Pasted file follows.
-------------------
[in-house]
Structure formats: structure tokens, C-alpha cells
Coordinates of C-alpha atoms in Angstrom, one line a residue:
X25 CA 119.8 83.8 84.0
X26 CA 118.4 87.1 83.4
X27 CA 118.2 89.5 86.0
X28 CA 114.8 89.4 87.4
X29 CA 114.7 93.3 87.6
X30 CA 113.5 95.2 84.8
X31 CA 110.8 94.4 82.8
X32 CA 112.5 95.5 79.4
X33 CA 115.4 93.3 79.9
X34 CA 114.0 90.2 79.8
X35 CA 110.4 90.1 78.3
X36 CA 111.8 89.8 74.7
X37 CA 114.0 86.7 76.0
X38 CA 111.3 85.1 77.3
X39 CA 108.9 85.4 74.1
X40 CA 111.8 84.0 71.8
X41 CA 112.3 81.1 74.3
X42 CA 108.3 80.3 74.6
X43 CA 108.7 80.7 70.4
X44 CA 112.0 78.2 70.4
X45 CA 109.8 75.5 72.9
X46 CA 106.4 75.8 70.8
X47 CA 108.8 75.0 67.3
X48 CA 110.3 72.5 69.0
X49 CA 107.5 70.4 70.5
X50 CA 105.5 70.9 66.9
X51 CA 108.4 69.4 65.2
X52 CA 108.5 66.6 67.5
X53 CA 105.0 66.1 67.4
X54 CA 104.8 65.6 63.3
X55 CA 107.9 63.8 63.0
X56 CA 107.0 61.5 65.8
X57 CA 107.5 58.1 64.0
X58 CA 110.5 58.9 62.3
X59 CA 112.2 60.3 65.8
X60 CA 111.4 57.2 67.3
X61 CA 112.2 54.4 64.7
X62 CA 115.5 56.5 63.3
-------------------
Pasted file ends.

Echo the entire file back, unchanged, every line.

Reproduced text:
[in-house]
Structure formats: structure tokens, C-alpha cells
Coordinates of C-alpha atoms in Angstrom, one line a residue:
X25 CA 119.8 83.8 84.0
X26 CA 118.4 87.1 83.4
X27 CA 118.2 89.5 86.0
X28 CA 114.8 89.4 87.4
X29 CA 114.7 93.3 87.6
X30 CA 113.5 95.2 84.8
X31 CA 110.8 94.4 82.8
X32 CA 112.5 95.5 79.4
X33 CA 115.4 93.3 79.9
X34 CA 114.0 90.2 79.8
X35 CA 110.4 90.1 78.3
X36 CA 111.8 89.8 74.7
X37 CA 114.0 86.7 76.0
X38 CA 111.3 85.1 77.3
X39 CA 108.9 85.4 74.1
X40 CA 111.8 84.0 71.8
X41 CA 112.3 81.1 74.3
X42 CA 108.3 80.3 74.6
X43 CA 108.7 80.7 70.4
X44 CA 112.0 78.2 70.4
X45 CA 109.8 75.5 72.9
X46 CA 106.4 75.8 70.8
X47 CA 108.8 75.0 67.3
X48 CA 110.3 72.5 69.0
X49 CA 107.5 70.4 70.5
X50 CA 105.5 70.9 66.9
X51 CA 108.4 69.4 65.2
X52 CA 108.5 66.6 67.5
X53 CA 105.0 66.1 67.4
X54 CA 104.8 65.6 63.3
X55 CA 107.9 63.8 63.0
X56 CA 107.0 61.5 65.8
X57 CA 107.5 58.1 64.0
X58 CA 110.5 58.9 62.3
X59 CA 112.2 60.3 65.8
X60 CA 111.4 57.2 67.3
X61 CA 112.2 54.4 64.7
X62 CA 115.5 56.5 63.3